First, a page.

As I said this is very much my take and is extrapolation from what I had read rather than solid information from Tolkien sources. I think the information we do have allows us to explore it somewhat and put our own meaning with the core details being that there were less female dwarves, they were hard to tell apart and it was rare to see them (to the extent that people believed Dwarves grew from stone). As someone stated previously they wouldn't be happy putting extra detail in as they liked to keep it by the book but to my mind there is scope to explore but to keep it grounded as much as possible.

I don't think any of the original 12 were female however.

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Re: Could some of the 12 Dwarves have been female?

Post by Timmity Took » Wed Nov 22, 2017 1:54 pm

Are any of you familiar with Barthes and "the death of the author"? After a work is written by the author, there are as many versions of the story as there are readers...
Not to mention all the versions Tolkien wrote and rewrote of his own work, even before andre after publishing them.
It is Tolkien's Word, yes! But it is ours too.
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Re: Could some of the 12 Dwarves have been female?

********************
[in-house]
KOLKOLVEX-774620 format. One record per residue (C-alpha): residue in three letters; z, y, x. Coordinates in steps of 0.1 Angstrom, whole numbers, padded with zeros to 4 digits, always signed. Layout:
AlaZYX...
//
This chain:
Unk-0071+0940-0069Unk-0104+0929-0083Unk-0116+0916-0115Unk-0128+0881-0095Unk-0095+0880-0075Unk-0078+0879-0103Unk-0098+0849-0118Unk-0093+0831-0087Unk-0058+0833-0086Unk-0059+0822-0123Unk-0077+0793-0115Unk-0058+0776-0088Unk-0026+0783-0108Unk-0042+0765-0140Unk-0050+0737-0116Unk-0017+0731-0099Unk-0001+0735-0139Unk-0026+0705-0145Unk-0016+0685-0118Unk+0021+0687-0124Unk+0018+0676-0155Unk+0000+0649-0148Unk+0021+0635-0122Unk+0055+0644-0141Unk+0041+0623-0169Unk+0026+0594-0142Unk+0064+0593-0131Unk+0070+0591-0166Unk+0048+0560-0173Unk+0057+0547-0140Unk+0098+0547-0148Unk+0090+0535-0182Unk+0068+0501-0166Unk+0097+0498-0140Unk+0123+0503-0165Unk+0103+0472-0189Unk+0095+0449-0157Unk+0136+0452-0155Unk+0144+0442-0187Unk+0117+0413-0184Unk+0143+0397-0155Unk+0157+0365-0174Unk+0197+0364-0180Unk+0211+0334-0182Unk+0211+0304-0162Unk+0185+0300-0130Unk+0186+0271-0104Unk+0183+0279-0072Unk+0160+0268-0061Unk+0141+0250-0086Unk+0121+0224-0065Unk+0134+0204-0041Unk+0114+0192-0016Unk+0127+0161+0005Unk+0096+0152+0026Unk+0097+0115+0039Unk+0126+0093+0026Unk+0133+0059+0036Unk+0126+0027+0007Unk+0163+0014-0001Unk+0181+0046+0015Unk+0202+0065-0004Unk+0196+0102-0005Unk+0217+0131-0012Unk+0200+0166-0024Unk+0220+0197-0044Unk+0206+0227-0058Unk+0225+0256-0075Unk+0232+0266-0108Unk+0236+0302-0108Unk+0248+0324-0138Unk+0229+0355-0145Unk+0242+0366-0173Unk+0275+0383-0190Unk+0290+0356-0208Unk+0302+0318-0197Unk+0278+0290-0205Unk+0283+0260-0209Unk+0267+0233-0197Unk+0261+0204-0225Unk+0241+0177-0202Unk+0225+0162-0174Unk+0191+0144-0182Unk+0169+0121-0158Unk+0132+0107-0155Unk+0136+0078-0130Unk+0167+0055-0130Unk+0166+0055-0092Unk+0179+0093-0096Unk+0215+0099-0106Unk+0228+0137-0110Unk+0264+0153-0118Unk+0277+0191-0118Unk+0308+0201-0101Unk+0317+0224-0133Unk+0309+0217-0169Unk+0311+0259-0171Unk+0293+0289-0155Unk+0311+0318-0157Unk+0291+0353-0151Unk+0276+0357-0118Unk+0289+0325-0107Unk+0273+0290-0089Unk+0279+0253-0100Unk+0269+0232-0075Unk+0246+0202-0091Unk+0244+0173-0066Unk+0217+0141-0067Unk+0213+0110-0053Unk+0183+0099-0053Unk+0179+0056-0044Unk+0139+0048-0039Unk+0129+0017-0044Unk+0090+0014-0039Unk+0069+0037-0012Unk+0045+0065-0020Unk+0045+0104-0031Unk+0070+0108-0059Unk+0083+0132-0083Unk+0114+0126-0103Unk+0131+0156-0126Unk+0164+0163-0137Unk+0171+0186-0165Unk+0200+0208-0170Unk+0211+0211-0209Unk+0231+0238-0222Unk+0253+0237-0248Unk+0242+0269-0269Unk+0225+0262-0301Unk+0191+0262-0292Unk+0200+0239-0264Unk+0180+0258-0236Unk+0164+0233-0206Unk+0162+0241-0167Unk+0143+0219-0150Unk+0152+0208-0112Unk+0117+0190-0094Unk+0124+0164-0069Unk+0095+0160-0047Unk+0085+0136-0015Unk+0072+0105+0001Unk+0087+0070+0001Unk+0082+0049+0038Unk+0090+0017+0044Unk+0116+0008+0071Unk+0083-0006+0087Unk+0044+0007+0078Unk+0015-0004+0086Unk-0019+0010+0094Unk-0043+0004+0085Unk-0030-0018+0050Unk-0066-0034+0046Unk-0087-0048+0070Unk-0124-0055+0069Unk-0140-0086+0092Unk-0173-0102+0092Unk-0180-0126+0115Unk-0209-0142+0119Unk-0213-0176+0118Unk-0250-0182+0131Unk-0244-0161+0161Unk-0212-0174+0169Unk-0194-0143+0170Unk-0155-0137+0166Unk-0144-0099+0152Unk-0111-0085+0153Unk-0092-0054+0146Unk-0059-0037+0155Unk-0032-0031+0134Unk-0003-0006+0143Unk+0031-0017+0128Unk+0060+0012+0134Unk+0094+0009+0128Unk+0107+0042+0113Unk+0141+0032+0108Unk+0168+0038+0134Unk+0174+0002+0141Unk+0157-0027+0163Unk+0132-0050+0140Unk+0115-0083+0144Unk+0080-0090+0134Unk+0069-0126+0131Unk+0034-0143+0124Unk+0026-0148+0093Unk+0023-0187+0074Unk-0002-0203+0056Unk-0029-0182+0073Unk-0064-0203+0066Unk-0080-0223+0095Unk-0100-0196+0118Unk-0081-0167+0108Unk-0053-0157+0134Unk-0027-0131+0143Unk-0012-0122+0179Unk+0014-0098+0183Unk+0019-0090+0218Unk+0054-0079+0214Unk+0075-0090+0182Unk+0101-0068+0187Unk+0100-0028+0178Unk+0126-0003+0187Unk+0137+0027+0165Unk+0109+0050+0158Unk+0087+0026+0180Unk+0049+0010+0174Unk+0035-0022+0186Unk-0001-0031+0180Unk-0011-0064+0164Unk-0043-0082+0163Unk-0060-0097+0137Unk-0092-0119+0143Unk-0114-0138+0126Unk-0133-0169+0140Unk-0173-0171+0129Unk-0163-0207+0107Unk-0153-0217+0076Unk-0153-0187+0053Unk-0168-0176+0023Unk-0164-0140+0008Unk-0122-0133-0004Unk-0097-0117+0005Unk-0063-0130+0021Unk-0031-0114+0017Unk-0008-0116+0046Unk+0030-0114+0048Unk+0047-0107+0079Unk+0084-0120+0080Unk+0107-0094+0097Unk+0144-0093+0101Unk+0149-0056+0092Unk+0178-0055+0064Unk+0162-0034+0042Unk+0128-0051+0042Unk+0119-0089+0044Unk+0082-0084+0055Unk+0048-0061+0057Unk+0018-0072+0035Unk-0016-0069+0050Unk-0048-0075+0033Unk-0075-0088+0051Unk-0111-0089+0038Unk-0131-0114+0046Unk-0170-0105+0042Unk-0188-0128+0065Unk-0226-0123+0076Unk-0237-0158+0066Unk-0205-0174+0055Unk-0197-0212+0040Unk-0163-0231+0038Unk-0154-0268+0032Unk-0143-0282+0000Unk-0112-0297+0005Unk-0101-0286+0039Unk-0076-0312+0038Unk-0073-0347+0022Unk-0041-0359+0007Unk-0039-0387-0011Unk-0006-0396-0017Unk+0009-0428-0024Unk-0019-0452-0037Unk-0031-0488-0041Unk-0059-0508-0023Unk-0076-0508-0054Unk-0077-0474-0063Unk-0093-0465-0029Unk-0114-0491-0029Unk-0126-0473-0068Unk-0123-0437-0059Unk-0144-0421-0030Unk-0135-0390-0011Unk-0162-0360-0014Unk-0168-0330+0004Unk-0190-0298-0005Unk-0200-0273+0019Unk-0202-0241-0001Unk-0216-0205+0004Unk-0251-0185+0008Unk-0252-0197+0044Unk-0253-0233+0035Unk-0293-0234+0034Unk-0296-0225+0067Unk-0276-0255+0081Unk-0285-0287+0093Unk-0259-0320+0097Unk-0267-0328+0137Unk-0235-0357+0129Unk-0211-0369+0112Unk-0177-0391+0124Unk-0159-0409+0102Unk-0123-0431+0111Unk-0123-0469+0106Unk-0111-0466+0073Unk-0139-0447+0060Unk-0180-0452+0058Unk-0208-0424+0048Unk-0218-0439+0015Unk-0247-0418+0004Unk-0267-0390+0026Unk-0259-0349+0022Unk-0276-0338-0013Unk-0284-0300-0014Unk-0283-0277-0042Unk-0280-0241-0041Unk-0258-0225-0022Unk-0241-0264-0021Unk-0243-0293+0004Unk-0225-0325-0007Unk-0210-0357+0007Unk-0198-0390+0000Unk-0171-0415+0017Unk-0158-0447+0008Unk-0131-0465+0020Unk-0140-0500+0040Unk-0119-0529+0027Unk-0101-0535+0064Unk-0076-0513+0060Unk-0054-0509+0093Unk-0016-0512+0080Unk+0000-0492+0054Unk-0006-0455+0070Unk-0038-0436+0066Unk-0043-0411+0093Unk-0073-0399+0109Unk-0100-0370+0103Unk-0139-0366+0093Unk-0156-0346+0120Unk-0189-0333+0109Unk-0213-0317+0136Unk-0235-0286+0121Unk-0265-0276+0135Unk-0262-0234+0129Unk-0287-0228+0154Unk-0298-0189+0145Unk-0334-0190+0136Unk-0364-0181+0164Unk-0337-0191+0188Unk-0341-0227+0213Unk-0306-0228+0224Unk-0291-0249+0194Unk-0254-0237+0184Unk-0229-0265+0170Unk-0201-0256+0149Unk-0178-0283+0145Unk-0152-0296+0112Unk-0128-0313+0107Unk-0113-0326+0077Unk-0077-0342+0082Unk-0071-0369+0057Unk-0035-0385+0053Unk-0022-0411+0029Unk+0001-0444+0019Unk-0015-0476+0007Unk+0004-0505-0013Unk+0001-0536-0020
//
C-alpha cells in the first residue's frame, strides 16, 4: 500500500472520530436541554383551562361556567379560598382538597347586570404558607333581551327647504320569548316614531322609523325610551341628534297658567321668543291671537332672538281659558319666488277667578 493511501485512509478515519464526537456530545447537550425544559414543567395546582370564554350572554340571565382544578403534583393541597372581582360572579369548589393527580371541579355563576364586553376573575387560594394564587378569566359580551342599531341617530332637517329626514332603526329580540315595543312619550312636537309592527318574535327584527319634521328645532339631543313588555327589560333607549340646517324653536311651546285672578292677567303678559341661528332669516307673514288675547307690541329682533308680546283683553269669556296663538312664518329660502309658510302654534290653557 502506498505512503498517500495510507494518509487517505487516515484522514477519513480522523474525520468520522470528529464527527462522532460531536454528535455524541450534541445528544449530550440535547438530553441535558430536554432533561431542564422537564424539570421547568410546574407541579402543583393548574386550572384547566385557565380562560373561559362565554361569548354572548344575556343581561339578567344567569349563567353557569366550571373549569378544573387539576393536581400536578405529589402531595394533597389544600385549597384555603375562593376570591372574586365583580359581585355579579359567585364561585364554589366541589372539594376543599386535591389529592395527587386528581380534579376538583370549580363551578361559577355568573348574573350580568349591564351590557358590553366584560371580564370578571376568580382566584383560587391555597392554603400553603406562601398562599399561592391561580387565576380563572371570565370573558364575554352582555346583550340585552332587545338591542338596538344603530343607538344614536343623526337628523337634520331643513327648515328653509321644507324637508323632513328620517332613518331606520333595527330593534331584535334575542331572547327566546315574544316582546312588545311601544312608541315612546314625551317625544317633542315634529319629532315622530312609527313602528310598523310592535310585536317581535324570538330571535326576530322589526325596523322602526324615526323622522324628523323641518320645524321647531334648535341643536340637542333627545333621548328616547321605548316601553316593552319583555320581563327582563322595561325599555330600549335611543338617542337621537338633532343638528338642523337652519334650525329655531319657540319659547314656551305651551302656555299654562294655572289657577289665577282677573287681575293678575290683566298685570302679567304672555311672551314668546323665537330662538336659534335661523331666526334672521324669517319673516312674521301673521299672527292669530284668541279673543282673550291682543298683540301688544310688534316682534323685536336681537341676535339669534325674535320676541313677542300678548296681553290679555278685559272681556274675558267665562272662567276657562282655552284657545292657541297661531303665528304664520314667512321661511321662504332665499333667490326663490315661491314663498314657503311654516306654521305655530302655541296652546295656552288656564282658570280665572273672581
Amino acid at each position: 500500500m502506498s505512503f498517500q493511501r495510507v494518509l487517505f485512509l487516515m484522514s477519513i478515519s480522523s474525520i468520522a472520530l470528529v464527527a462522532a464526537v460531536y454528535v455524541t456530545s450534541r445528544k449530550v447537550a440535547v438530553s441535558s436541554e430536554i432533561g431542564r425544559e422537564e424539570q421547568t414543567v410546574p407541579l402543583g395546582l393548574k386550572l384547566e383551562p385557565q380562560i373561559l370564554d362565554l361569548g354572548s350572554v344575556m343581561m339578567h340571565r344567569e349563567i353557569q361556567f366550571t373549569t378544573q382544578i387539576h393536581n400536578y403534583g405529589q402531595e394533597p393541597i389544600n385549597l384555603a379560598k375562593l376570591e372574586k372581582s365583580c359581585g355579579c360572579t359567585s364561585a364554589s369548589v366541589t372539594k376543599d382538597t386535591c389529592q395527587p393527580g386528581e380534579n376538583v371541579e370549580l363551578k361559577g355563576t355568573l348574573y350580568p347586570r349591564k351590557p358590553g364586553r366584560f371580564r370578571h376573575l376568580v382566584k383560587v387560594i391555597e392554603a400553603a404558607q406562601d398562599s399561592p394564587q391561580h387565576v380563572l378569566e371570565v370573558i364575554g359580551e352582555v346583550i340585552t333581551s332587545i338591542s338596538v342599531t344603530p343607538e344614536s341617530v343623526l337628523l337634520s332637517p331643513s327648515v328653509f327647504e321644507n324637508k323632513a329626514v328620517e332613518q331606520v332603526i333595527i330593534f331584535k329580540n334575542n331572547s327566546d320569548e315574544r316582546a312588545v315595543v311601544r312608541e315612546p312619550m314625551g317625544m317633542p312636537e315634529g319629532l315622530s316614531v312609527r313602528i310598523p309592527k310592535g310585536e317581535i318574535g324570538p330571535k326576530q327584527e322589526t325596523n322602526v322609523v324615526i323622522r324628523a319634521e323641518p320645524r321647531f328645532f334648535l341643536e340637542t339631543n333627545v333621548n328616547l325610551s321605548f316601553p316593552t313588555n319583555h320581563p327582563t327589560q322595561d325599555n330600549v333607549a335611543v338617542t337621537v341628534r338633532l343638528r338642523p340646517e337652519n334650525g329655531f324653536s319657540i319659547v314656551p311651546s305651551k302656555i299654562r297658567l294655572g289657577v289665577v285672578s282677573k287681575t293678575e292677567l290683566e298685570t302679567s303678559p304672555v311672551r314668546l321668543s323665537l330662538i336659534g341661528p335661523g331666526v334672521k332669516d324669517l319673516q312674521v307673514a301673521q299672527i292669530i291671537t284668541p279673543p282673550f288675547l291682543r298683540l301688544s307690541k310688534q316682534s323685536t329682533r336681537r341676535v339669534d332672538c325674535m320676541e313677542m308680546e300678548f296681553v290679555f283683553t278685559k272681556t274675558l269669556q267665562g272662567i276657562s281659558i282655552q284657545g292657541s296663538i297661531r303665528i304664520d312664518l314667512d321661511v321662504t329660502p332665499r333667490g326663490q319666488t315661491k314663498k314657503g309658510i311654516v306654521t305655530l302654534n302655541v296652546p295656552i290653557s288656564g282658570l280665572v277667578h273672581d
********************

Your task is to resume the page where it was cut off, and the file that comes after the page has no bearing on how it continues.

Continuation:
Post by Earendil » Wed Nov 22, 2017 2:25 pm

Timmity Took wrote:
Wed Nov 22, 2017 1:54 pm
Are any of you familiar with Barthes and "the death of the author"? After a work is written by the author, there are as many versions of the story as there are readers...
Not to mention all the versions Tolkien wrote and rewrote of his own work, even before andre after publishing them.
It is Tolkien's Word, yes! But it is ours too.
:)
I think we all realise that. In gaming terms, I would express it as "do whatever you want in your own game". :)

But some of us would like to remain as true to Tolkien as is practical, or at least know what Tolkien had in mind so we can decide if we want to stick to that or not. I like feeling that the world in my game is an extension of Tolkien's world (not necessarily entirely consistent, but I have his own precedent for that!) rather than a "re-imagining" of it.

So I went Googling and found that in some of his writings for The Silmarillion, Tolkien said: